Helen Thomas Dead: Pioneering White House Reporter Dies At 92

Veteran White House Reporter Dies

Helen Thomas, the trailblazing reporter and columnist who was known as the "Dean of the White House Press Corps," has died at 92.

The Gridiron Club, the press group that counted Thomas as its first female member, announced the news in an email, Politico first reported. The Associated Press said Thomas had been sick "for a long time."

Thomas was the first woman to become a chief White House correspondent for a wire service, and the first to join—and lead—the White House Correspondents' Association. She served as White House correspondent for United Press International (UPI) for 39 years. She then moved to Hearst, where she became a columnist with increasingly open political views, though she retained her prime spot at White House press briefings.

Thomas covered every president from John F. Kennedy to Barack Obama. She was the only female print journalist who traveled with Richard Nixon on his trip to China in 1972. She was the person who ended every presidential press conference by saying, on behalf of her fellow journalists, "Thank you, Mr. President."

By the end of her career, her chair in the White House briefing room had been adorned with, as The New York Times wrote, "a small plaque with her name, the only seat in the briefing room designated by the name of a person, not a news organization."

Thomas became known for her tough, relentless questioning of presidents and press secretaries. It was not an uncommon sight to see a president repeatedly saying, "Helen—Helen—Helen," as he tried to get a word in edgewise. She became a special foe of the Bush administration, whose policies she openly loathed. President Bush famously refused to call on her at press conferences for years at a time, perhaps due to exchanges like this one, as described by the AP:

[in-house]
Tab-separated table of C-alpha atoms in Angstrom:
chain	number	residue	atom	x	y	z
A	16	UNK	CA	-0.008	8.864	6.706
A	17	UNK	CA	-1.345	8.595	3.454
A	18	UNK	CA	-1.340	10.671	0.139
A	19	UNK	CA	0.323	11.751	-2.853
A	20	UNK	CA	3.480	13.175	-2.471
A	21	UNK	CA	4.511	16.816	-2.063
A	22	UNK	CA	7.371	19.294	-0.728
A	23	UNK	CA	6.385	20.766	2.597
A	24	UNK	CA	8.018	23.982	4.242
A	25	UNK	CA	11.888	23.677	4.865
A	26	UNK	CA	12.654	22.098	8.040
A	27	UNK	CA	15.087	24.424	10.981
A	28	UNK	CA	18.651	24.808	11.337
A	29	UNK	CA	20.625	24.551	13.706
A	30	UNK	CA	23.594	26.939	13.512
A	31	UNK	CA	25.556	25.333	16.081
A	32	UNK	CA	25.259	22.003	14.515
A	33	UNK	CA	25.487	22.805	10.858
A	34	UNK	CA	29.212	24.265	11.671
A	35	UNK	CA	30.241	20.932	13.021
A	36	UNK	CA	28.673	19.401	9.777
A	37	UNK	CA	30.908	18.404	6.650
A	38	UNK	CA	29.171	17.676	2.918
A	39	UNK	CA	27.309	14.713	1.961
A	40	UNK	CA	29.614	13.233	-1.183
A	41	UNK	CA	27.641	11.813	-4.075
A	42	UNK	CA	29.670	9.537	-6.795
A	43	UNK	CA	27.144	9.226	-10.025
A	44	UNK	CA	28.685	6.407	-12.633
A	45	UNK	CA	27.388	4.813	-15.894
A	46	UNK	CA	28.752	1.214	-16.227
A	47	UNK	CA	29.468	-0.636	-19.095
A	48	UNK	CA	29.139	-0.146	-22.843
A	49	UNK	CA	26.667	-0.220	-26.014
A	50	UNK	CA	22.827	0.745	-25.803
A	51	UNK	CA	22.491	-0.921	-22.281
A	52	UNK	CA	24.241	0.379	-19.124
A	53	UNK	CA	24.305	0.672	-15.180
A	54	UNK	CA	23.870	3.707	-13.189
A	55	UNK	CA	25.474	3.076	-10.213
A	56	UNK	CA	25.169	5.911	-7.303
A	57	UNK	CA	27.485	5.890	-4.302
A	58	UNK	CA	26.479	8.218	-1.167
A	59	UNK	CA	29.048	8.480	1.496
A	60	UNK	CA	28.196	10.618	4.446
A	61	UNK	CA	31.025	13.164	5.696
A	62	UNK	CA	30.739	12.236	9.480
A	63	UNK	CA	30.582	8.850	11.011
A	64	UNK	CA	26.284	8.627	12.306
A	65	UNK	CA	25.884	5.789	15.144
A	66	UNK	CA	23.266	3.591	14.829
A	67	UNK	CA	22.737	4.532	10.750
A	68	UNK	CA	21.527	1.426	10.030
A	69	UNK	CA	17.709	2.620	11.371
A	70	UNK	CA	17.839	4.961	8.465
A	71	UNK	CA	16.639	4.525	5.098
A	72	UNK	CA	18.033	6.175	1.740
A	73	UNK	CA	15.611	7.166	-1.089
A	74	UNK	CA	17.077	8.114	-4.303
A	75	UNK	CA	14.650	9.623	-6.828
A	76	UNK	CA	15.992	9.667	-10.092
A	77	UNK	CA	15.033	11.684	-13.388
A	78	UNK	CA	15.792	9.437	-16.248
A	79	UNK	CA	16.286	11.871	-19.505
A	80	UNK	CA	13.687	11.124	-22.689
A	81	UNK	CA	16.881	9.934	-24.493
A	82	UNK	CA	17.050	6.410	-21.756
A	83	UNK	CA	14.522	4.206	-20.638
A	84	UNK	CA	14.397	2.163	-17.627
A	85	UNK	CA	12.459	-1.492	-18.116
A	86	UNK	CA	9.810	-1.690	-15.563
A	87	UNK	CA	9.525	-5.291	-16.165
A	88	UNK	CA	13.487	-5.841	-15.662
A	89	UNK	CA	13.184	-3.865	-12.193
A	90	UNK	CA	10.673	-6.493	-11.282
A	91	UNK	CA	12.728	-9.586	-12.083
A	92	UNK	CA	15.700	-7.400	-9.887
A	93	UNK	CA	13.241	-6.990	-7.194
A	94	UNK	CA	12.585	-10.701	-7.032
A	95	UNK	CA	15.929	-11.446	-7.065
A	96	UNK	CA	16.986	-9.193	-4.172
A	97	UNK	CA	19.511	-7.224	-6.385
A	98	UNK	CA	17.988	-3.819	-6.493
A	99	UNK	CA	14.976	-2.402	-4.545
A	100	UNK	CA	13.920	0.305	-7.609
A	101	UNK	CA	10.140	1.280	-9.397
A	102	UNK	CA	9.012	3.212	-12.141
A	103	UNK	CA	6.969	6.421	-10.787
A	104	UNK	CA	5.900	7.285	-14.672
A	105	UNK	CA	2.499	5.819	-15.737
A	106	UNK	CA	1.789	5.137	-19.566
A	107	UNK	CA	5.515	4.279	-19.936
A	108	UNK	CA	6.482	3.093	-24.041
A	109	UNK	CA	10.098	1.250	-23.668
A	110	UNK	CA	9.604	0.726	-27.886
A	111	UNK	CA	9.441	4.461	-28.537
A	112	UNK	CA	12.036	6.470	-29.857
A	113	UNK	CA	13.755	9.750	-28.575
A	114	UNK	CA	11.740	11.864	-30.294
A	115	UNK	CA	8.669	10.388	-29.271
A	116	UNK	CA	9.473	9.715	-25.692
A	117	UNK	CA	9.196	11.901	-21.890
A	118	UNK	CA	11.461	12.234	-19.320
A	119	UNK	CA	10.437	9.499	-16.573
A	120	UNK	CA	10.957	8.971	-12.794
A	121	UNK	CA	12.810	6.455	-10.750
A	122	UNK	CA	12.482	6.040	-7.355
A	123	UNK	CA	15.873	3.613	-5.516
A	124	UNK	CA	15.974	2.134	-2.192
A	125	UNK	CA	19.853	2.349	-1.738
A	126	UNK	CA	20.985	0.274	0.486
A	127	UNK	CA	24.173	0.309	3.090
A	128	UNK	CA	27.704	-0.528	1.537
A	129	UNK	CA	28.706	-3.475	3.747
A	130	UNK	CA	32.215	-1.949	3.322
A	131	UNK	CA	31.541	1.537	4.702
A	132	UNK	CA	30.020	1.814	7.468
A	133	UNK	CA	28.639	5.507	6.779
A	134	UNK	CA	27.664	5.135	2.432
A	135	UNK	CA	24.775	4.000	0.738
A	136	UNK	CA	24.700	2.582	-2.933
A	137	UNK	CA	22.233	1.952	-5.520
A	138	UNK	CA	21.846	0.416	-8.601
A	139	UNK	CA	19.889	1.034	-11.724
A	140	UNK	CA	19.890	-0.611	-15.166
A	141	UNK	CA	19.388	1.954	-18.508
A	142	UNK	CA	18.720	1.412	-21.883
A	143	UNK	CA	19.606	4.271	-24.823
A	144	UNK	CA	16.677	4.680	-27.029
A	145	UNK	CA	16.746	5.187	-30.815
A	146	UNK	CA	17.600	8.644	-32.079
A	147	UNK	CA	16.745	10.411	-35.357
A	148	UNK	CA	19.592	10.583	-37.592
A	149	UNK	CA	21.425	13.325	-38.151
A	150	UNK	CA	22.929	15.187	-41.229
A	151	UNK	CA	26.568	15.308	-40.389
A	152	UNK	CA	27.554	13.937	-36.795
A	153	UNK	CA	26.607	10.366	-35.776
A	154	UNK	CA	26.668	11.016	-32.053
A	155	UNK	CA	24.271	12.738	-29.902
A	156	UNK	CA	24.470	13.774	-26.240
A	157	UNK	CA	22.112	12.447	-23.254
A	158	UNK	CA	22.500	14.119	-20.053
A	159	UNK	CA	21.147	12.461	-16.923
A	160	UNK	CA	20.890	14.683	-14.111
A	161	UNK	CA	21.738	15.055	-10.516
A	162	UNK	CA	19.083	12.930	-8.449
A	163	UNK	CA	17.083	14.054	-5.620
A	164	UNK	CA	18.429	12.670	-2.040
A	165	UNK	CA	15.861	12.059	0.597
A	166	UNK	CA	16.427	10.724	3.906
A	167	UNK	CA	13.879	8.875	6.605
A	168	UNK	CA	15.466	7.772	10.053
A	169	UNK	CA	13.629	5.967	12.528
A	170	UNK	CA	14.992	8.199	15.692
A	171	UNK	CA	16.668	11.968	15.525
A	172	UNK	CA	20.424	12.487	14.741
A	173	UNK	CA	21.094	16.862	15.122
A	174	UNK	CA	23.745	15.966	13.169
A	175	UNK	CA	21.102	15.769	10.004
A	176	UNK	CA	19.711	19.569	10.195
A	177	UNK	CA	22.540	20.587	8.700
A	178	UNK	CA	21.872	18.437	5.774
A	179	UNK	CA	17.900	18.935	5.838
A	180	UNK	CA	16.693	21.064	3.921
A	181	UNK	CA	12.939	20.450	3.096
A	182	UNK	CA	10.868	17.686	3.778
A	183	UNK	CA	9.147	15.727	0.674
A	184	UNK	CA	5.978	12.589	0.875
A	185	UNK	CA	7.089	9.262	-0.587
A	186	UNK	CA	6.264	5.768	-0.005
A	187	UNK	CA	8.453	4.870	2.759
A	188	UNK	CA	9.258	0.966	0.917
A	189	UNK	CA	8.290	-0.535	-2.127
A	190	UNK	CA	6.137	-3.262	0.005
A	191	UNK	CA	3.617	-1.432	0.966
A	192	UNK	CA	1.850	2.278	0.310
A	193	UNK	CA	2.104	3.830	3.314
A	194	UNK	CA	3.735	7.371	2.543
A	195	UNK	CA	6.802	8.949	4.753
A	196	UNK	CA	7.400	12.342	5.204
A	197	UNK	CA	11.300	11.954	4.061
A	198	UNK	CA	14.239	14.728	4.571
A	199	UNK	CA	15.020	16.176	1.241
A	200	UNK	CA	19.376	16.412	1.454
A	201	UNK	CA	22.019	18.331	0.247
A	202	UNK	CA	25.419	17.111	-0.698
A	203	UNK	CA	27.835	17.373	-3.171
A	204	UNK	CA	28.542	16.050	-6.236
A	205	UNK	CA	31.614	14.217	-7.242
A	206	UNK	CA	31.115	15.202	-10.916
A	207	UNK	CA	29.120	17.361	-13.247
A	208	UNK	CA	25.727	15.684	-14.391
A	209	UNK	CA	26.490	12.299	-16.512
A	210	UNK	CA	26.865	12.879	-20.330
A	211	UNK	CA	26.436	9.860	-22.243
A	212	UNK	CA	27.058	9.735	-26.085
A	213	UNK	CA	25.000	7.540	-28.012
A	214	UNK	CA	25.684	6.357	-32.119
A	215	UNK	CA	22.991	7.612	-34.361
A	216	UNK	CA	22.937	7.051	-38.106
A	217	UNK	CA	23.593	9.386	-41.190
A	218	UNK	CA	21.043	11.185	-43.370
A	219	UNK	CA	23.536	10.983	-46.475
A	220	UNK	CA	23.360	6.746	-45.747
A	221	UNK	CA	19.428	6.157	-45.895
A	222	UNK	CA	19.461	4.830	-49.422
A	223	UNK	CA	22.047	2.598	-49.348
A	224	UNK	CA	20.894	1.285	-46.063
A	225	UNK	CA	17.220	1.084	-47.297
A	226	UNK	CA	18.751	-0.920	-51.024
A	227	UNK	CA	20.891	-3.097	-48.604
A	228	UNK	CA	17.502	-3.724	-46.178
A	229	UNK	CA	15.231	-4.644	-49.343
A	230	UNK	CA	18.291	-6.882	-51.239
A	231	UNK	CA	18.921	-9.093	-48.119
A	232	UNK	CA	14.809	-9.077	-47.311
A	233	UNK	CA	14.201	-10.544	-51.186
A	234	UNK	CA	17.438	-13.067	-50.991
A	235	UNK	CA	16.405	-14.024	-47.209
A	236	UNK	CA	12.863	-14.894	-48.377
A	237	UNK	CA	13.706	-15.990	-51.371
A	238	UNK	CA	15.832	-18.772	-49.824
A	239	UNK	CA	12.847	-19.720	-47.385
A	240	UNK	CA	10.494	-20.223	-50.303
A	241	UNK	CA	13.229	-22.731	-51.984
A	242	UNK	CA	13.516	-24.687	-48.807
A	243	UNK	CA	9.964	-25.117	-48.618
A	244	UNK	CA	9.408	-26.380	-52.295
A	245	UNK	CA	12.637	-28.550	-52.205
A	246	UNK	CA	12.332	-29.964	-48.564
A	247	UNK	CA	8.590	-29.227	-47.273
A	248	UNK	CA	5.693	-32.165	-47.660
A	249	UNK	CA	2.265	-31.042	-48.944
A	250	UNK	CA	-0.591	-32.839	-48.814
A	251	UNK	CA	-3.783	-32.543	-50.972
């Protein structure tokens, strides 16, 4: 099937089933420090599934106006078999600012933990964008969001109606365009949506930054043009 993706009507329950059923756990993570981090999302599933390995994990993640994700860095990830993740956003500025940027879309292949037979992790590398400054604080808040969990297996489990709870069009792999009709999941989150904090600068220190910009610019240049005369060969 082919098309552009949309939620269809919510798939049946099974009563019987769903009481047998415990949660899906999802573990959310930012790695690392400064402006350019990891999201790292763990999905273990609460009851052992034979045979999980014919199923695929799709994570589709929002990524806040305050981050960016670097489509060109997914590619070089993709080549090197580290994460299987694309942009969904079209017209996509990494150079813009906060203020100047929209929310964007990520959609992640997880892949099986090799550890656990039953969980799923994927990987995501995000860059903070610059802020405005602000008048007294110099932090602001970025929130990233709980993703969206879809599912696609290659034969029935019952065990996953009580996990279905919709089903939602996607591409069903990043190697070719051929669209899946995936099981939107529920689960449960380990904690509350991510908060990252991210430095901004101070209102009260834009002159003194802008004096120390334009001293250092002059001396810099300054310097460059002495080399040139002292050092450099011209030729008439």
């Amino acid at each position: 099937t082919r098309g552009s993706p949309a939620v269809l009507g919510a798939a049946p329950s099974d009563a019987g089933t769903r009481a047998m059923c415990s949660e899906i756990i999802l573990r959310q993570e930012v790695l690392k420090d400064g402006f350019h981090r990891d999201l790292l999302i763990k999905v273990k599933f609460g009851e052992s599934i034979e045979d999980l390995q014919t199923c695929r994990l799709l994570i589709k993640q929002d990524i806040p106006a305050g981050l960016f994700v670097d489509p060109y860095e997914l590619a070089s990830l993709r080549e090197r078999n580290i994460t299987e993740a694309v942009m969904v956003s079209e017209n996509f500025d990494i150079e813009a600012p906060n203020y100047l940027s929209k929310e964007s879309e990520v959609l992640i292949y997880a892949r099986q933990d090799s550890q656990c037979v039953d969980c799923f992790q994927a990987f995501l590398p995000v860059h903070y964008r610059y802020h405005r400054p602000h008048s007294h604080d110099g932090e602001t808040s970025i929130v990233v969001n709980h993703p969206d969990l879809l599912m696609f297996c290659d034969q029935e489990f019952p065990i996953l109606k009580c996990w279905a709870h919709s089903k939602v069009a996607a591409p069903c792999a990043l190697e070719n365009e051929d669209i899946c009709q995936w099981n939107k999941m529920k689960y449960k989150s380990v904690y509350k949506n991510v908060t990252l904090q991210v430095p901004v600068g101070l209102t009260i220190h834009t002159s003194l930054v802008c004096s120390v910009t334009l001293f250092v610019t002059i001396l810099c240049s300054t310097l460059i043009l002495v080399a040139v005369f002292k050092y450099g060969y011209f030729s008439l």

In March 2005, she confronted Bush with the proposition that "your decision to invade Iraq has caused the deaths of thousands of Americans and Iraqis" and every justification for the attack proved false.

"Why did you really want to go to war?" she demanded.

When Bush began explaining his rationale, she interjected: "They didn't do anything to you, or to our country."

"Excuse me for a second," Bush replied. "They did. The Taliban provided safe haven for al-Qaeda. That's where al-Qaeda trained."

"I'm talking about Iraq," she said.

It was that outspokenness that led to Thomas's resignation from her White House job in 2010. After she was recorded on tape saying she thought Israelis should "get the hell out of Palestine," the ensuing controversy forced her to step down.

Even so, on Saturday, her former colleagues remembered Thomas for the paths she carved:

Steven Thomma, the current president of the White House Correspondents' Association, hailed Thomas's legacy in a statement:

Starting with the Kennedy administration, she was the first woman to cover the president and not just the First Lady.

At her urging in 1962, Kennedy said he would not attend the annual dinner of the White House Correspondents Association unless it was opened to women for the first time. It was.

And in 1975-76, she served as the first woman president of the association.

Women and men who’ve followed in the press corps all owe a debt of gratitude for the work Helen did and the doors she opened. All of our journalism is the better for it.

CORRECTION: A previous version of this article misstated that Thomas was the only woman to travel with Nixon on his trip to China; rather, she was the only female print journalist.

With John F. Kennedy

Helen Thomas, 1920-2013

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